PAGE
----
By now, you’re familiar with televangelist Kenneth Copeland and his bizarre interview with Inside Edition in which he defended his lavish lifestyle, including his purchase of a private jet so that he doesn’t have to fly like everyone else in a “long tube with a bunch of demons.”
I thought I’d heard all the possible defenses of Copeland, ranging from the fact that he has to travel a lot, to the notion that flying in commercial planes sucks, to the belief that it’s no one else’s damn business.
But this take, from Dr. Michael Brown, may be the worst one out there because it suggests we’re all hypocrites for criticizing Copeland’s purchase.
If we give Brown the benefit of the doubt, he’s just asking a question, not advocating a particular answer, but there are indeed stupid questions and this is one of them.
A question for honest discussion: If it’s OK (and even wise) for a Christian leader to fly commercial rather than take a bus (which should save a lot of money), why is it wrong for him to fly a private plane rather than to fly commercial (which would also save a lot of money)?
Just to unpack that…
Brown’s argument is that we’re all presumably okay with Copeland spending more money to fly than take a bus. (I would agree with that. I don’t think anyone would criticize Copeland for flying to various locations if they were far away or overseas. The slightly higher price for a plane ticket could be easily justified.) By extension, then, Brown asks why we’re all mad that he spends more money on a private jet than flying commercial.
Because the drastic increase in cost for a private jet is a luxury he can do without.
Steven Kozar at Museum of Idolatry tried to make sense of it. Even if we’re talking about spending the bare minimum to operate the private jet — which one website said was $700,000 a year for a pilot, staff, maintenance, and other necessities — just think about the bills.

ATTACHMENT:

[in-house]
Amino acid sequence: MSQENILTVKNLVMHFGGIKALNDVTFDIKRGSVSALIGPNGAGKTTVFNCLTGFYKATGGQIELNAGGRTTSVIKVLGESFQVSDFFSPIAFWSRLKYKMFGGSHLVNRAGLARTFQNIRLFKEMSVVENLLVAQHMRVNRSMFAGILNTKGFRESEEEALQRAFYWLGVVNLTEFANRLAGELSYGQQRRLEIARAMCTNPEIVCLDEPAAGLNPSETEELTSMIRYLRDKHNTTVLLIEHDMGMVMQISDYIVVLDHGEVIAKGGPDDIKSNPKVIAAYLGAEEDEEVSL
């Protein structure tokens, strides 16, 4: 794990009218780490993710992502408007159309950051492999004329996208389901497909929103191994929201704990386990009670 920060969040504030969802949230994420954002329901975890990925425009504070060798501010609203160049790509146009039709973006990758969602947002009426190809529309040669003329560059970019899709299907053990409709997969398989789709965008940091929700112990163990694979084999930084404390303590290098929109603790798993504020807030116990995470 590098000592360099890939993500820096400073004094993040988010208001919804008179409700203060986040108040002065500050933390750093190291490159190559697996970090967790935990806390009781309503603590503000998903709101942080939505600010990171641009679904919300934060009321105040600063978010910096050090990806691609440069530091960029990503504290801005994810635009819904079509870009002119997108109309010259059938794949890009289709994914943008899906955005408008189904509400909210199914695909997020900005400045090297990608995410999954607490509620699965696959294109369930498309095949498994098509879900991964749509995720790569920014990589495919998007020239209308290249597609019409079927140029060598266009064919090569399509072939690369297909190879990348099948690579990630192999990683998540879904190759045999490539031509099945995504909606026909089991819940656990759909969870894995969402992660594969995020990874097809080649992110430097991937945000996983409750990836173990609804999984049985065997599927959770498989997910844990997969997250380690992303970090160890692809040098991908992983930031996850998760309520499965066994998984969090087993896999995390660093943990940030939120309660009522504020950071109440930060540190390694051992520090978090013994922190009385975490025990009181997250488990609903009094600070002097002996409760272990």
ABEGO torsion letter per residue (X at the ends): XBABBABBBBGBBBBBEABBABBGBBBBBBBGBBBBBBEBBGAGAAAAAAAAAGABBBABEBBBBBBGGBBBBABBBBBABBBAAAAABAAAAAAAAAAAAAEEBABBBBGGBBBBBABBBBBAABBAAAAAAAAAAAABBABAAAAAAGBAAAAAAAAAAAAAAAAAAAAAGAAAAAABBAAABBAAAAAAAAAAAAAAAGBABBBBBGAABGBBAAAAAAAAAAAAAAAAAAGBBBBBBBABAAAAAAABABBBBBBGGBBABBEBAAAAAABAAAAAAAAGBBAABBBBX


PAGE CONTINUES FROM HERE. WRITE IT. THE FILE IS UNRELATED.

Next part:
So, using the lowest annual cost of $700,000 and dividing it by 12 months the cost to operate a jet is at least $58,333.33 per month. That comes to $1,944.44 per DAY. A more expensive jet would cost $5,000 to $10,000 per DAY. If Kenneth Copeland bought a new ticket every single day, he would have to spend at least $1,944.44 on each ticket to equal the cost of running one private jet, and that doesn’t even figure in the cost of actually purchasing the jet.
So it would be nearly $2,000 per ticket per day on top of whatever he’s spending to buy the plane.
While we don’t know the price of Copeland’s Gulfstream V, the cheapest one on the market ran for about $5.9 million last year.
There’s just no justification for spending that much more for a private plane. It’s greed. Let’s all just admit that. It has nothing to do with his ministry. (A more appropriate comparison would’ve been Copeland traveling in first class instead of coach. That’s an expensive luxury that could at least be debated.)
To answer Brown’s question, then, it’s wrong because the optics are horrible. The money could be spent in more “Christian” ways — on people in need, for example. It’s wrong because it suggests that Copeland needs your money to pay his debts, not spread the gospel. You’re a fool if you’re giving him money because you think you’re helping spread the word of God.